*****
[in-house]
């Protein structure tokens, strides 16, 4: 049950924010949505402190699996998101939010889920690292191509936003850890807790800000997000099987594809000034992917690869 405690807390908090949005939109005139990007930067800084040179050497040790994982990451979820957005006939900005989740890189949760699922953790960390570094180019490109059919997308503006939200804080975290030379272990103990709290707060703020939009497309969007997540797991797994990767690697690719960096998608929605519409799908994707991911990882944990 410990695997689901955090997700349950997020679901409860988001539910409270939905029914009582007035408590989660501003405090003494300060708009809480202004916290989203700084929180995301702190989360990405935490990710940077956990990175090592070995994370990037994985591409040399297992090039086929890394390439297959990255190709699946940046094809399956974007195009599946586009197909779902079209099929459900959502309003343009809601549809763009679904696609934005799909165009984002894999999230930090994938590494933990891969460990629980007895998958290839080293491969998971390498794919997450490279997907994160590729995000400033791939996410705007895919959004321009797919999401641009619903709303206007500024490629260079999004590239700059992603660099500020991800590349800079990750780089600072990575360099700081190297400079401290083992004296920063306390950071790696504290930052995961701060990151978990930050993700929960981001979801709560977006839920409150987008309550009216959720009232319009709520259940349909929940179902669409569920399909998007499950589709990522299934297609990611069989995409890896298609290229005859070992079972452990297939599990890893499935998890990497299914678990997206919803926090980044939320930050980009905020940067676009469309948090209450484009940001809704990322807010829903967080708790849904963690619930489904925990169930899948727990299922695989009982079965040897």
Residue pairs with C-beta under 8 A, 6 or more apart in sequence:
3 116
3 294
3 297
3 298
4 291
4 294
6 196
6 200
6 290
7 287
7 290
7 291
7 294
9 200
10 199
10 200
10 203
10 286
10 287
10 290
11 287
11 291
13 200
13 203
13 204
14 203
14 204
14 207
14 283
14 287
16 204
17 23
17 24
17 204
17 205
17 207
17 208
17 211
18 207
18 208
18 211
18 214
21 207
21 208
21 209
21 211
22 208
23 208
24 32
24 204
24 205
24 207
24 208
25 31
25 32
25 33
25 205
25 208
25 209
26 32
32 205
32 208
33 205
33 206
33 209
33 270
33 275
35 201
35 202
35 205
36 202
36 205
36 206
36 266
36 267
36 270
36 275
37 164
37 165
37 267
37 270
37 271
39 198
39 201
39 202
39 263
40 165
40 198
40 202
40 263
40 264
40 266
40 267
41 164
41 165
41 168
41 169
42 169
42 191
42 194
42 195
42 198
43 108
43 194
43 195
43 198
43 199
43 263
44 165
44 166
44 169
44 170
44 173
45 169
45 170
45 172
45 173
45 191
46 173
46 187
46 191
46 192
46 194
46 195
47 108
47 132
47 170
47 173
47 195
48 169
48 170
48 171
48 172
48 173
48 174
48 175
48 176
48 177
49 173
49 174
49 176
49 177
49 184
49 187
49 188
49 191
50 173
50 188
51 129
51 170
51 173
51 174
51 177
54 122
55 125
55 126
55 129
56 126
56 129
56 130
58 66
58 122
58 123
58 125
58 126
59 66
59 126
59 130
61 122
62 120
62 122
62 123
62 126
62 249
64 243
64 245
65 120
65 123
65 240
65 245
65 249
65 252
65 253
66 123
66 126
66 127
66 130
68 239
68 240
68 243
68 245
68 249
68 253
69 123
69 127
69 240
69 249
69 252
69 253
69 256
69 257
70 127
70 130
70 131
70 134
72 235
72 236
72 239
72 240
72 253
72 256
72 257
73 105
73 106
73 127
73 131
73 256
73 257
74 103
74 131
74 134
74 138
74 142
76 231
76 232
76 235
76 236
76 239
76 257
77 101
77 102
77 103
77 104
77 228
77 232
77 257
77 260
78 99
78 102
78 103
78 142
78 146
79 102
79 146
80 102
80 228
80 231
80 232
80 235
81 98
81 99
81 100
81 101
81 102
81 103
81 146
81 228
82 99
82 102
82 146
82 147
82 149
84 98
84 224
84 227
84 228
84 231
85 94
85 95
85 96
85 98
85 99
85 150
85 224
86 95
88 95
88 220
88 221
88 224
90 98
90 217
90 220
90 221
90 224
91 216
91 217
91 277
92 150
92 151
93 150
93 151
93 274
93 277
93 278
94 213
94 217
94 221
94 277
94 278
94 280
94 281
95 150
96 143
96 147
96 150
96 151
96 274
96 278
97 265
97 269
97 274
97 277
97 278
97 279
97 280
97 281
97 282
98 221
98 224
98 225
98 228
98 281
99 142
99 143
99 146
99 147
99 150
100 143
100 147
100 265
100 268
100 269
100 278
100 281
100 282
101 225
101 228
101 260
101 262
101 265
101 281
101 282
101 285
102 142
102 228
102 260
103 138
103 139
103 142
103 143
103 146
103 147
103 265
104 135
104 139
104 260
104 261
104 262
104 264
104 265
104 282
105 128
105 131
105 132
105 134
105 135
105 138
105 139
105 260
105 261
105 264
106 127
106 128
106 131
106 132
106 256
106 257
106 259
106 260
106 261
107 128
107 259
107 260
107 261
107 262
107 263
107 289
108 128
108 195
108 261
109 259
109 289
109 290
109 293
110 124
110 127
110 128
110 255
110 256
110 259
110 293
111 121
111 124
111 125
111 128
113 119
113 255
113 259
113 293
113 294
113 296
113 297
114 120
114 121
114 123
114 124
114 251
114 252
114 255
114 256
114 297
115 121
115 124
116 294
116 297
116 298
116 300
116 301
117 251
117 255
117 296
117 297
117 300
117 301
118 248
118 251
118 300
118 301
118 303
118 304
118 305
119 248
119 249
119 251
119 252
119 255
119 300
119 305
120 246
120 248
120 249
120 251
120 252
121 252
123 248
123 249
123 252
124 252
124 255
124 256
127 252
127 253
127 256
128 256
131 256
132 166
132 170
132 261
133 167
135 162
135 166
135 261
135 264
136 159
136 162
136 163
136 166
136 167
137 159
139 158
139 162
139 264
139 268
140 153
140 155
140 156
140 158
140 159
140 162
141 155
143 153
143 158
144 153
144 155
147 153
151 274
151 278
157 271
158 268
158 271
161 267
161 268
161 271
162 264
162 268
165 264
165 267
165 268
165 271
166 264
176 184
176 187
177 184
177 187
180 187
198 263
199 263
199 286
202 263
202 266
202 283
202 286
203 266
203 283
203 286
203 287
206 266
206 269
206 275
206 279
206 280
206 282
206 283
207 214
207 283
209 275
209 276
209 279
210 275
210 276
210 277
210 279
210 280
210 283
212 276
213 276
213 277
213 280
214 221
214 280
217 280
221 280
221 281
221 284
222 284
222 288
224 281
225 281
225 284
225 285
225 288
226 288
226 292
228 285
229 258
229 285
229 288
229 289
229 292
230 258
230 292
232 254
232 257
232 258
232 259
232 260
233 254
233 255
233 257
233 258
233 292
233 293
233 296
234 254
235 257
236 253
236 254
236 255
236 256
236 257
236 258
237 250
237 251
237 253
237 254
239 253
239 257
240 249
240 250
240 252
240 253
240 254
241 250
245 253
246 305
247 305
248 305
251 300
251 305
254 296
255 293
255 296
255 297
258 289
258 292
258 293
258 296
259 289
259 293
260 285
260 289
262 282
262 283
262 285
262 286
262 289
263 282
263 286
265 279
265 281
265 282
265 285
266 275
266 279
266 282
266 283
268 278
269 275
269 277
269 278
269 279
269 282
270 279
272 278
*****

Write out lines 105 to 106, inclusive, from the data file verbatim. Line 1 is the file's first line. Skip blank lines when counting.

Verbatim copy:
42 198
43 108